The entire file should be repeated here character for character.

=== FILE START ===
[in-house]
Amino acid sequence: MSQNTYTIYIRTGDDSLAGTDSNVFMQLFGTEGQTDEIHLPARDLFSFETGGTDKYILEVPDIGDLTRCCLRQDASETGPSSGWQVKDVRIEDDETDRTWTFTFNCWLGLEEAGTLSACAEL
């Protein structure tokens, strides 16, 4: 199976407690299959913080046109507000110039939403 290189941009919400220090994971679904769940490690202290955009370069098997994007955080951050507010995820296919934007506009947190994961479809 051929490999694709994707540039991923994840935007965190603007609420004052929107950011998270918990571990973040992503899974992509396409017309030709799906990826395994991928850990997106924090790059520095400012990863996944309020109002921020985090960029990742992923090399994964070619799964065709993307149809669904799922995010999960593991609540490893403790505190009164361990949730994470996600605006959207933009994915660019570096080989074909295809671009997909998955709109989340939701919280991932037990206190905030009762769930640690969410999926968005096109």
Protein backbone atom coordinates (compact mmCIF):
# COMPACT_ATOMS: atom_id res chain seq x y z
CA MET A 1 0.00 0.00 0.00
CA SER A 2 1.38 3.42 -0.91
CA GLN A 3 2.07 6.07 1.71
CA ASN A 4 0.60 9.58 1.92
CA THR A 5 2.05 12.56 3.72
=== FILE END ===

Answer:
[in-house]
Amino acid sequence: MSQNTYTIYIRTGDDSLAGTDSNVFMQLFGTEGQTDEIHLPARDLFSFETGGTDKYILEVPDIGDLTRCCLRQDASETGPSSGWQVKDVRIEDDETDRTWTFTFNCWLGLEEAGTLSACAEL
């Protein structure tokens, strides 16, 4: 199976407690299959913080046109507000110039939403 290189941009919400220090994971679904769940490690202290955009370069098997994007955080951050507010995820296919934007506009947190994961479809 051929490999694709994707540039991923994840935007965190603007609420004052929107950011998270918990571990973040992503899974992509396409017309030709799906990826395994991928850990997106924090790059520095400012990863996944309020109002921020985090960029990742992923090399994964070619799964065709993307149809669904799922995010999960593991609540490893403790505190009164361990949730994470996600605006959207933009994915660019570096080989074909295809671009997909998955709109989340939701919280991932037990206190905030009762769930640690969410999926968005096109």
Protein backbone atom coordinates (compact mmCIF):
# COMPACT_ATOMS: atom_id res chain seq x y z
CA MET A 1 0.00 0.00 0.00
CA SER A 2 1.38 3.42 -0.91
CA GLN A 3 2.07 6.07 1.71
CA ASN A 4 0.60 9.58 1.92
CA THR A 5 2.05 12.56 3.72